Fear Looms Over Rural Southern Thailand
RENEE MONTAGNE, host:
Thailand is experiencing a worsening insurgency in its southern provinces that are mostly Muslim. The insurgency began four years ago. And now, more than 2,500 people have been killed. That's created a climate of fear, where there was once tolerance and even friendship.
NPR's Michael Sullivan reports.
MICHAEL SULLIVAN: Pensi Jundang(ph) is sitting on the porch of her modest home in the Buddhist village of Sa Kaeo, talking about how much she misses her friend, Yana(ph).
Ms. PENSI JUNDANG (Resident, Sa Kaeo, Thailand): (Thai Spoken)
SULLIVAN: We've known each other a long time, Jundang says. We used to invite each other over, have dinner together, shop together, even go to weddings together, she says. But we don't do any of that anymore.
(Soundbite of gunfire)
SULLIVAN: A little more than a mile away, her friend Yana walks through a field not far from her home in the Muslim village of Charo(ph), explaining how close the two women once were.
YANA (Resident, Charo, Thailand): (Thai spoken)
SULLIVAN: This is my field on the left, she says, and that's her field right next to it. At harvest time, I'd help her with her crop and she'd do the same for me, Yana says. But she doesn't come here anymore. She's afraid she's going to get shot, the Muslim woman says, like the other Buddhists who've been killed since the trouble started.
(Soundbite of croaking frogs)
The two towns are next to each other, but the road that links them is now a virtual no-man's land, especially at night - a Thai army check point in between surrounded by thin bags and bristling with automatic weapons.
In the Buddhist village Sai Kaeo, the village chief, Yun Chan(ph), says nobody leaves the village at night anymore unless it's an emergency.
Mr. YUN CHAN (Village Chairman, Sai Kaeo, Thailand): (Foreign language spoken)
SULLIVAN: We used to go out all the time, he says, to parties or see friends. But now nobody leaves after eight o'clock. We've had four people killed and several more injured, he says, since the trouble begin - attacks he believed were orchestrated by the chief of the Muslim village next door, a man he once considered a friend.
Mr. CHAN: (Foreign language spoken)
SULLIVAN: We went to school together. We laughed together. We drank whiskey together, he says. Then the insurgency started, and our people started getting shot at when they past the Muslim village. After that, he says, we stopped being friends. And that, the Buddhist chief admits, may have been a mistake, because the chief of the Muslim village was killed not long ago and nothing changed.
Mr. CHAN: (Foreign language spoken)
SULLIVAN: I thought he ordered the attacks, the Buddhist chief says, but they didn't stop after he was killed, so maybe it wasn't him. On the other hand, he may have not have ordered them, but he definitely knew who did, he says, and he never warned me. So maybe he got what he deserved.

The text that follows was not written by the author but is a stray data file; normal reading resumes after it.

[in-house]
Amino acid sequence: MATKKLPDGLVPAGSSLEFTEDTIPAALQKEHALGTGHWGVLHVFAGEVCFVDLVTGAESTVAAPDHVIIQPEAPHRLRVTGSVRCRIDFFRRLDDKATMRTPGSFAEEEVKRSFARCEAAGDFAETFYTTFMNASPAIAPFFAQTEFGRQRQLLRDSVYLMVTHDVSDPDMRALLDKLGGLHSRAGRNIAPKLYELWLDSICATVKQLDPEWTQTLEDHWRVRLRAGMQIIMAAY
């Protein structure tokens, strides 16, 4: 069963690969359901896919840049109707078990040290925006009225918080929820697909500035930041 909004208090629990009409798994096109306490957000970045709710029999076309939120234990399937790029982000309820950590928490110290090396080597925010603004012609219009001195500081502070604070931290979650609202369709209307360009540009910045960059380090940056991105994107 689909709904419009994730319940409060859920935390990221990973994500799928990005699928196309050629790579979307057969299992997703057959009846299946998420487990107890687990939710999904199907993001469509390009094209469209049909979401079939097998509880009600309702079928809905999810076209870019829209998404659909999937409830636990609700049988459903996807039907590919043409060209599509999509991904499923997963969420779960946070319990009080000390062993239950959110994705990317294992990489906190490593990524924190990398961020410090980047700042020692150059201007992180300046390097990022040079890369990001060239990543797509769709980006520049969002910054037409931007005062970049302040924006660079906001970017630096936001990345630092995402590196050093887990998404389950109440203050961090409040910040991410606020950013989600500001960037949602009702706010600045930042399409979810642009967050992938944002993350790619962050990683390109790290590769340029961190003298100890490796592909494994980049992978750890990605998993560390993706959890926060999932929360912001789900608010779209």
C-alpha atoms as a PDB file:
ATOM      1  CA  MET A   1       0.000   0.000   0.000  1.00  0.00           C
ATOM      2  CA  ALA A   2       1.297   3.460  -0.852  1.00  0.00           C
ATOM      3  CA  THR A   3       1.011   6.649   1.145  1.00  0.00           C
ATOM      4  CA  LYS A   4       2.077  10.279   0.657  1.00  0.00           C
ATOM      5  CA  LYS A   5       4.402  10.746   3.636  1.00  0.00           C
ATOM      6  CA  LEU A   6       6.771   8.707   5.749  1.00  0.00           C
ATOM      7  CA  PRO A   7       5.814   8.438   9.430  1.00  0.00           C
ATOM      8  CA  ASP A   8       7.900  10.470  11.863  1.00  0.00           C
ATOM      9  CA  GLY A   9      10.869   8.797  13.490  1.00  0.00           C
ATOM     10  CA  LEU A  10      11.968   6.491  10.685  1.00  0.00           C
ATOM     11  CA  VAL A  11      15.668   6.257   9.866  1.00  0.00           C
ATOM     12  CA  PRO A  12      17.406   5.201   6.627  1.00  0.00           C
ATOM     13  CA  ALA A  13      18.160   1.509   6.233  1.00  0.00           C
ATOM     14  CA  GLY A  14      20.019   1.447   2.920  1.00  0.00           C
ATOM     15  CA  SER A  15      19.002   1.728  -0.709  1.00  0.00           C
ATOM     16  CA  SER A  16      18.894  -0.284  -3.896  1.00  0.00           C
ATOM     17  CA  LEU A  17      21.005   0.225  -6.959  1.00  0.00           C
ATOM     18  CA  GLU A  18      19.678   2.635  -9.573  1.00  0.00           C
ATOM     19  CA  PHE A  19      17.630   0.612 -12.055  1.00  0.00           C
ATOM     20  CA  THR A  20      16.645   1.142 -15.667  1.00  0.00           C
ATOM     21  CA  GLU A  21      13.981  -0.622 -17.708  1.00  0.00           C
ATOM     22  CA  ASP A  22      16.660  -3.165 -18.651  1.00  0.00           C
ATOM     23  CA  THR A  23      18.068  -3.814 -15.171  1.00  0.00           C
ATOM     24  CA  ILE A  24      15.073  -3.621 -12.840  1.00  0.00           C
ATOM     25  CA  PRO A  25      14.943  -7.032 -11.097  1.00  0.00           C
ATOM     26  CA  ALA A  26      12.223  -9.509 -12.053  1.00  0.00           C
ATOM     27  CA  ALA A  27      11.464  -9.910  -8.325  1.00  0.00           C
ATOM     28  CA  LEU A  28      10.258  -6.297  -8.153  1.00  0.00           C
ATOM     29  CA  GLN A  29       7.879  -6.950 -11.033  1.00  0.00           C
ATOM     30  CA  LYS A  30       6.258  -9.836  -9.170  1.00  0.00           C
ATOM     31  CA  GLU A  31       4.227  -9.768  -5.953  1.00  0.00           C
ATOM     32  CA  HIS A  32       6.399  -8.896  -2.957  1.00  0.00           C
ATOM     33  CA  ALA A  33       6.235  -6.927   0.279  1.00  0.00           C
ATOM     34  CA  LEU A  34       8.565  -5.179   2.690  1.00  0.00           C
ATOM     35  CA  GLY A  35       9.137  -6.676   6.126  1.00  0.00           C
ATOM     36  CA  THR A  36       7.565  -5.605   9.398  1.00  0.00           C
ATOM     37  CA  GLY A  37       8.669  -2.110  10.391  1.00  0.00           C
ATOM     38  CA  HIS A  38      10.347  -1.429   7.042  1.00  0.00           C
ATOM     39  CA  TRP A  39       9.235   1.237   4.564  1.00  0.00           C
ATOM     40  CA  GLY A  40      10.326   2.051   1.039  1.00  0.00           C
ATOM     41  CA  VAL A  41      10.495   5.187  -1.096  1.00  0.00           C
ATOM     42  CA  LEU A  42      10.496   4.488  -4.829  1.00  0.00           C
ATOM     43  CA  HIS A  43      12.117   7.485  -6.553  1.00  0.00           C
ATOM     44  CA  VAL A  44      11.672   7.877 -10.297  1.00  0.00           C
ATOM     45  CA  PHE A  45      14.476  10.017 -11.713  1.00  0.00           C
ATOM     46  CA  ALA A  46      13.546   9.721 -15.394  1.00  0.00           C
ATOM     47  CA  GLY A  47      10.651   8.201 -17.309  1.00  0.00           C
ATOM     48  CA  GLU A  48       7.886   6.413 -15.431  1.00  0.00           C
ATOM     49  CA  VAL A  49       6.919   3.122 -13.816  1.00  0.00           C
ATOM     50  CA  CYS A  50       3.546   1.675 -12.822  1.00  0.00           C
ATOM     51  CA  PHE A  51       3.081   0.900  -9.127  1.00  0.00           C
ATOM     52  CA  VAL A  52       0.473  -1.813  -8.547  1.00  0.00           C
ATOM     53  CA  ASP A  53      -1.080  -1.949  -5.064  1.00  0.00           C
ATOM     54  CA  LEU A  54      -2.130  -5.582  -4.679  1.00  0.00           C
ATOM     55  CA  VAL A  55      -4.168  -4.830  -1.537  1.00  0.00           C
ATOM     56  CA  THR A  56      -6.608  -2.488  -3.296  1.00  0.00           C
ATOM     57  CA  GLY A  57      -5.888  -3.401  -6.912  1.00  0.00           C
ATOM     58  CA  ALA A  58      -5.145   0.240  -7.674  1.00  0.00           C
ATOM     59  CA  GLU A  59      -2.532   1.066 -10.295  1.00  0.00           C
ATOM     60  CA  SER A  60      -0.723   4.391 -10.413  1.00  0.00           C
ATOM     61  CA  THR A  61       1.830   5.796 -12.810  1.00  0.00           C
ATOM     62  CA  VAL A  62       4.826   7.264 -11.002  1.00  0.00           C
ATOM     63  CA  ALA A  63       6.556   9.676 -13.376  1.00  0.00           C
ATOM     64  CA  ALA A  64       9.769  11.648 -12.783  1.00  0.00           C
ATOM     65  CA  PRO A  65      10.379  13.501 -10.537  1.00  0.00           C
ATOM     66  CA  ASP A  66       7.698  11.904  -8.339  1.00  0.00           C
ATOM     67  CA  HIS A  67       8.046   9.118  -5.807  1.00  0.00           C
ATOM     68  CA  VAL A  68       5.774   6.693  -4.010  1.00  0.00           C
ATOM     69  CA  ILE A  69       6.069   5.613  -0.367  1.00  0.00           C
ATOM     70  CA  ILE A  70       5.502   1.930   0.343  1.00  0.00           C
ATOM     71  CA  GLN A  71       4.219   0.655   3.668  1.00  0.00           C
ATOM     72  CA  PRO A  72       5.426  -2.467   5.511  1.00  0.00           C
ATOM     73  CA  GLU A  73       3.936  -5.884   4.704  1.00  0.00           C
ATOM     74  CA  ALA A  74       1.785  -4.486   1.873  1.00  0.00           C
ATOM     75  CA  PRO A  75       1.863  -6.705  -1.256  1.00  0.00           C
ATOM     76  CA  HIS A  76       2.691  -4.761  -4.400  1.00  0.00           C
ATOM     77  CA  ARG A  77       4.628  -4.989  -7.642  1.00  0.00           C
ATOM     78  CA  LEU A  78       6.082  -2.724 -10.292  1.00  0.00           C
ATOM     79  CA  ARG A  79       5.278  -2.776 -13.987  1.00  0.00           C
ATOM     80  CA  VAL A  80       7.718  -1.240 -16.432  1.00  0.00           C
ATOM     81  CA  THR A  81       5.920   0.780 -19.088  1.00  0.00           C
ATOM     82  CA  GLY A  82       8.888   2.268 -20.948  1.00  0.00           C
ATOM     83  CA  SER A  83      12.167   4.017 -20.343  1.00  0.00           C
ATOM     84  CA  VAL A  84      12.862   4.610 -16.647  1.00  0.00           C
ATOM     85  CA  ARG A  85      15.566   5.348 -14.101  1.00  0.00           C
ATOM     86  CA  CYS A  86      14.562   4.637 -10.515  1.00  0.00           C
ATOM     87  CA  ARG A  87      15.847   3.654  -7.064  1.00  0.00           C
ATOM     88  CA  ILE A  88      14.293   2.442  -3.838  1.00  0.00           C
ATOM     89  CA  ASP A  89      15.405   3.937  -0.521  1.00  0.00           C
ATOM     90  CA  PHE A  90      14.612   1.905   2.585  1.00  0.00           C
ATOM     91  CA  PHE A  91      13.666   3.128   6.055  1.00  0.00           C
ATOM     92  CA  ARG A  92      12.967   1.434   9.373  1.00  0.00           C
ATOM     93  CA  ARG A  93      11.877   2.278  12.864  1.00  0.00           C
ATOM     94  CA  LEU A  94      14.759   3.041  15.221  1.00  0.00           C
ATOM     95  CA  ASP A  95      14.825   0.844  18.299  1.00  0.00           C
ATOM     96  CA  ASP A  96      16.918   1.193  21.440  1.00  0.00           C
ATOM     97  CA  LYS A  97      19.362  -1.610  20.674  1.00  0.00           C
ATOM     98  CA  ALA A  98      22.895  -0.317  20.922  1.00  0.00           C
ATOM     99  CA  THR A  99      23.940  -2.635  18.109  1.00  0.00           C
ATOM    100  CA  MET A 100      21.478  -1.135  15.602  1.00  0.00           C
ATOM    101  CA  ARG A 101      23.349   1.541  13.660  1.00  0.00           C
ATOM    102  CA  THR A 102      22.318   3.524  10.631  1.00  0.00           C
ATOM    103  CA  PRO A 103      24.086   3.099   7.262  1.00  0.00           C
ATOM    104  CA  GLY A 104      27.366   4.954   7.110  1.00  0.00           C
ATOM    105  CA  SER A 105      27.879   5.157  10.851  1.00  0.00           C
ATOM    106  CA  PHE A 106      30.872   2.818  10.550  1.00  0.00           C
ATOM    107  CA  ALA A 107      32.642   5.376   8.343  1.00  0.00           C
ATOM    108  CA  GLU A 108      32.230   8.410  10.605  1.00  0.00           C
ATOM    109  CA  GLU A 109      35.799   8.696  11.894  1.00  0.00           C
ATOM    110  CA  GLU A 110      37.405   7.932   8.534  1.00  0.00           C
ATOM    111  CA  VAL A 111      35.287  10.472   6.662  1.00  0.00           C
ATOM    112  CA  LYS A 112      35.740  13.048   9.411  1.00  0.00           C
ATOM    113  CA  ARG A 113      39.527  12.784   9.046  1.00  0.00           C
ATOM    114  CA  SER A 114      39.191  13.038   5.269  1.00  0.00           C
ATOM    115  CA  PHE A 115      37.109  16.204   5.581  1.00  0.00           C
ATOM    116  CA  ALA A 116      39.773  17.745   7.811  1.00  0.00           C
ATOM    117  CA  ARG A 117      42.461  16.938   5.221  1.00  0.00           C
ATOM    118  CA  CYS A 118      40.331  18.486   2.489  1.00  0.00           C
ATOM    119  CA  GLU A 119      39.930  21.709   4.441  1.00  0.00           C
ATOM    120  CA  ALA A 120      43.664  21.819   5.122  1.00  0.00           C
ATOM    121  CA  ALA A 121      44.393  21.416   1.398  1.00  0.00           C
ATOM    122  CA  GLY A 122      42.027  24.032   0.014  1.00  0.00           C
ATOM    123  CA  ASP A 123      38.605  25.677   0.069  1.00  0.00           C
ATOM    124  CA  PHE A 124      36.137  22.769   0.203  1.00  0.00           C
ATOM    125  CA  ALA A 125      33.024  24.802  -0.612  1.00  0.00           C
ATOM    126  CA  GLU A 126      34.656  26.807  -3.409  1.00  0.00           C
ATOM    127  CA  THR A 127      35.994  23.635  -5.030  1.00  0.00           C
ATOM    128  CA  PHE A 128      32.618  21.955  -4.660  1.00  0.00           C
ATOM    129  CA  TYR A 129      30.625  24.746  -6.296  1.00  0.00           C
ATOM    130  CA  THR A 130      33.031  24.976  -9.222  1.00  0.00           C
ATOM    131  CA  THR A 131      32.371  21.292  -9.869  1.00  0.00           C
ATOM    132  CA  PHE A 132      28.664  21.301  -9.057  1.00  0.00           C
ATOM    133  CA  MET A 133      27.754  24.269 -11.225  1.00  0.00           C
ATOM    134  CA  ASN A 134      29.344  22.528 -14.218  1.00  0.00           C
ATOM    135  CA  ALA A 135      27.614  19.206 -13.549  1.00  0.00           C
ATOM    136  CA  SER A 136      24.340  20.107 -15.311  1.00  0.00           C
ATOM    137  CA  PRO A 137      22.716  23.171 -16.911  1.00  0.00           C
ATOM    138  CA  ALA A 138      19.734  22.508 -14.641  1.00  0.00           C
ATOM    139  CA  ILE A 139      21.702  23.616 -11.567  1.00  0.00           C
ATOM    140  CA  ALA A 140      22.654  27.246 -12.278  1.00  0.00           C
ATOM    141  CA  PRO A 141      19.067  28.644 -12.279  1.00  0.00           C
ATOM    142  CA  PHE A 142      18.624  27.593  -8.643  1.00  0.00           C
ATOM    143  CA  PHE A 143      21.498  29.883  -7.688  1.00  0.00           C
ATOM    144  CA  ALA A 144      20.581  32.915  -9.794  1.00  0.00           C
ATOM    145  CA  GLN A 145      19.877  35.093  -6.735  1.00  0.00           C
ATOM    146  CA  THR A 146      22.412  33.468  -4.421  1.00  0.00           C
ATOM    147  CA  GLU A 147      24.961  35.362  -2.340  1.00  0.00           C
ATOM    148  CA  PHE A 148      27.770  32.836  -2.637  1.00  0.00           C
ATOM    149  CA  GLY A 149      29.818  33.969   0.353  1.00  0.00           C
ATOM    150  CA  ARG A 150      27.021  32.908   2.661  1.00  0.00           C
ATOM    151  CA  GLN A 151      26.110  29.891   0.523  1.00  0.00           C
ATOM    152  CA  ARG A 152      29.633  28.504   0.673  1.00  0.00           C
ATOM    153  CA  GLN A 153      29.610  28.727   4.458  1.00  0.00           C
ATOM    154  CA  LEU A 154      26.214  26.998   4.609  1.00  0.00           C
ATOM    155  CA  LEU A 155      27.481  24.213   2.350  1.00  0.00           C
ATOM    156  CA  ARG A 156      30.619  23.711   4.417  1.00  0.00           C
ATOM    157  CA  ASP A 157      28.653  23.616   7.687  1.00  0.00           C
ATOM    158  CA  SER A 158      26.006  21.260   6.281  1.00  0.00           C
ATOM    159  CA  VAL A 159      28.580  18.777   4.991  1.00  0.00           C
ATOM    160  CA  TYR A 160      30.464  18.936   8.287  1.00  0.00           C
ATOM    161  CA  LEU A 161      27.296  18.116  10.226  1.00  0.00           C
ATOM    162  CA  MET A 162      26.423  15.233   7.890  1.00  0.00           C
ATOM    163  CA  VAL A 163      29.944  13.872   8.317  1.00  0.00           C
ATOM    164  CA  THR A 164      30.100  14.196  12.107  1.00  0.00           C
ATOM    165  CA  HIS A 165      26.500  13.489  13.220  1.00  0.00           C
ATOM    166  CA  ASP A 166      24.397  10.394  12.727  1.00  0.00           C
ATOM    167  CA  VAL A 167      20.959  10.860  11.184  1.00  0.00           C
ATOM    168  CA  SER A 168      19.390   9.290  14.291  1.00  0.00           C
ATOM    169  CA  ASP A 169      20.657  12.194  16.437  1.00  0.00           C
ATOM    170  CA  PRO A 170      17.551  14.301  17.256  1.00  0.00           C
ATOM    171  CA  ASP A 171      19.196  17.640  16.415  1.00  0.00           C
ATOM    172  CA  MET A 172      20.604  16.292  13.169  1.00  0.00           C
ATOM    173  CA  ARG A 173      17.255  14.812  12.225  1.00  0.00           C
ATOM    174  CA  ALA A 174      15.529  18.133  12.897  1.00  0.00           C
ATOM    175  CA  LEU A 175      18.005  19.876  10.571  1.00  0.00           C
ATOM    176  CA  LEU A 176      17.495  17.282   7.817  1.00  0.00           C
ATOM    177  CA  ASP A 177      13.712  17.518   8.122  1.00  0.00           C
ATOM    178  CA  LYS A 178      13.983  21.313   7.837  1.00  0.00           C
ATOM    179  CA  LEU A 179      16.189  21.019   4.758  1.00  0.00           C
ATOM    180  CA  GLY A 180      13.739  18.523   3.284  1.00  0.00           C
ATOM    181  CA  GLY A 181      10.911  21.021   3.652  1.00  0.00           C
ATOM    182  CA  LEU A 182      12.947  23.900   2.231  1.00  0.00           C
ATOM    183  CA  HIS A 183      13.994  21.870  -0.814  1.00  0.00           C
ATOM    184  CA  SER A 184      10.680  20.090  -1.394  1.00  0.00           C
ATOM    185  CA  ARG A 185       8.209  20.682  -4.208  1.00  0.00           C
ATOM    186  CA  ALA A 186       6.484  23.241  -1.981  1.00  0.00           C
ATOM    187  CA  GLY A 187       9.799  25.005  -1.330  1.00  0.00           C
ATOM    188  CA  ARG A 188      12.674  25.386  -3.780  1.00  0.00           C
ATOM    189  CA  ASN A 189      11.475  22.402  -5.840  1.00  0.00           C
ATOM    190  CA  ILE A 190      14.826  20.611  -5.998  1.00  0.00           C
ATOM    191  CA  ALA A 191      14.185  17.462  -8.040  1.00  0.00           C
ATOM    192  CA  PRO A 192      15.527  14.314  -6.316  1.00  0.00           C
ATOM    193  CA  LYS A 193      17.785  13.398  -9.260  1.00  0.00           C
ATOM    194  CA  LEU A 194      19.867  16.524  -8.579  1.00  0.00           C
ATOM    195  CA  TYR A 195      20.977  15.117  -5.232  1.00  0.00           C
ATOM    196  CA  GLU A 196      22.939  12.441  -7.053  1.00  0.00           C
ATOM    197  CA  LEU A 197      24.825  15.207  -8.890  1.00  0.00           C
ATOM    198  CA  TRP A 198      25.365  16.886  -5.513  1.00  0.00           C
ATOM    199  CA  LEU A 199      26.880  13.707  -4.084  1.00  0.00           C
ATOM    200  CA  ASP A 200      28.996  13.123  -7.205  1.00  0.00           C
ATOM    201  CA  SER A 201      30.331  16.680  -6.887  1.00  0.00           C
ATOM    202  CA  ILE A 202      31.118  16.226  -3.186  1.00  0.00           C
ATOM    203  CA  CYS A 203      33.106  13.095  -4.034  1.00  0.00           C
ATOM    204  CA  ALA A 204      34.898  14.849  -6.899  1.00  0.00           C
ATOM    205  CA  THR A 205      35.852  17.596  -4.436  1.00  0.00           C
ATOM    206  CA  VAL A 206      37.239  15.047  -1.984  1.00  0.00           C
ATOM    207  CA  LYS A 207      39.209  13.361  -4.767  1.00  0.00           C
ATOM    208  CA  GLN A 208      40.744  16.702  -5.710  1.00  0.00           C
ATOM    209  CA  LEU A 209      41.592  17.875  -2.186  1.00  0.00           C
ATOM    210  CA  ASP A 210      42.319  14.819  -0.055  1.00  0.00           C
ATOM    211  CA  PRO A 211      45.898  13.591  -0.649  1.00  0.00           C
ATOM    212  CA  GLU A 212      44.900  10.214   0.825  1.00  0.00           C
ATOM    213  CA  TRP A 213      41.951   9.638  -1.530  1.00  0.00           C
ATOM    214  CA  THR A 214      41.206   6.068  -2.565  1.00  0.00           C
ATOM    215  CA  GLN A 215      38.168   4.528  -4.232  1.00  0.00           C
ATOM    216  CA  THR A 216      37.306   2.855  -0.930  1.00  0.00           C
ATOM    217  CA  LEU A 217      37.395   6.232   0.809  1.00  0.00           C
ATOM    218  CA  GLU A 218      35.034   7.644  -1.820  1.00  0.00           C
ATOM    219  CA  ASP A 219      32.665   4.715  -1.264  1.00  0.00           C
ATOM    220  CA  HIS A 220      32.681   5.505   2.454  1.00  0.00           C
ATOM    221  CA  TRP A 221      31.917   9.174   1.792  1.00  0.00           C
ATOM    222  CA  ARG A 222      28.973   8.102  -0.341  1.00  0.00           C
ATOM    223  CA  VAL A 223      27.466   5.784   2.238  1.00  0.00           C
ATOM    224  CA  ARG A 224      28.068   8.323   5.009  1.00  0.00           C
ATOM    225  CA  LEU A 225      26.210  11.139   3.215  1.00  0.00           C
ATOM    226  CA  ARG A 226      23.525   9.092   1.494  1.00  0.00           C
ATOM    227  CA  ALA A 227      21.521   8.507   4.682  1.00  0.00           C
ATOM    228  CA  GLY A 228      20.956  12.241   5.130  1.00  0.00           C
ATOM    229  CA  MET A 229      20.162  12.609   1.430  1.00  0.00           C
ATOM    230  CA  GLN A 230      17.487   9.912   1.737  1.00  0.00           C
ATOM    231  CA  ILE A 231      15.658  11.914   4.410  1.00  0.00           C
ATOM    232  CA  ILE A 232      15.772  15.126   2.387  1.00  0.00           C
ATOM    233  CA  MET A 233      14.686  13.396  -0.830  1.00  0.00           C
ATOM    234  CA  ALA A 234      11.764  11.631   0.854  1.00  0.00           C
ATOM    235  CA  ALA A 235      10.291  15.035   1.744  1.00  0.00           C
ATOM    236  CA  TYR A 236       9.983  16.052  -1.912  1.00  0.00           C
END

This is rural southern Thailand 2007, where anger, resentment and a feeling of helplessness are slowly eating away at whatever goodwill might have existed between the Muslim majority and Buddhist minority here.
(Soundbite of rain)
SULLIVAN: To hear the Muslim villagers in Charo tell it, things started turning bad on October 2004, not long after the insurgency started, when more than 80 young Muslim men died, suffocated when packed into trucks for a ride to a nearby army based, detained after a demonstration that turned violent in the southern town of Tak Bai. Muya Sow's(ph) 19-year-old son was among the dead.
Ms. MUYA SOW (Resident, Thailand): (Foreign language spoken)
SULLIVAN: I don't know if he was part of the insurgency, she says, but that day, some men had came to the village and told him he had to go with them to Tak Bai, and that's the last time we saw him alive.
The military said the men's deaths were an accident, but no one, Muya says, ever said they were sorry. She says she didn't think much about the insurgency before, but supports it now. We need just justice, she says, and the same rights as the others, reflecting the long held-view of many Muslims here that they are treated as second-class citizens by the Buddhist-dominated government in Bangkok.
(Soundbite of barking dog)
SULLIVAN: Back in the Buddhist village, Sai Kaeo, Pensi Jundang says she hopes all this craziness will end soon and that she and her friend, Yena, can renew their friendship. And she gives me a message to bring to her Muslim friend.
Ms. JUNDANG: (Foreign language spoken)
SULLIVAN: Tell her I miss her and that I want to see her, she says softly. I'd go to see her right now, she says, if I weren't so afraid.
An hour or so later, I deliver the message to Yena who says this.
Ms. YENA: (Foreign language spoken)
SULLIVAN: Tell her, in my house, in my village, she's got nothing to fear, Yena says. But outside my village, well, she might be right to be worried.
Michael Sullivan, NPR News, Bangkok.
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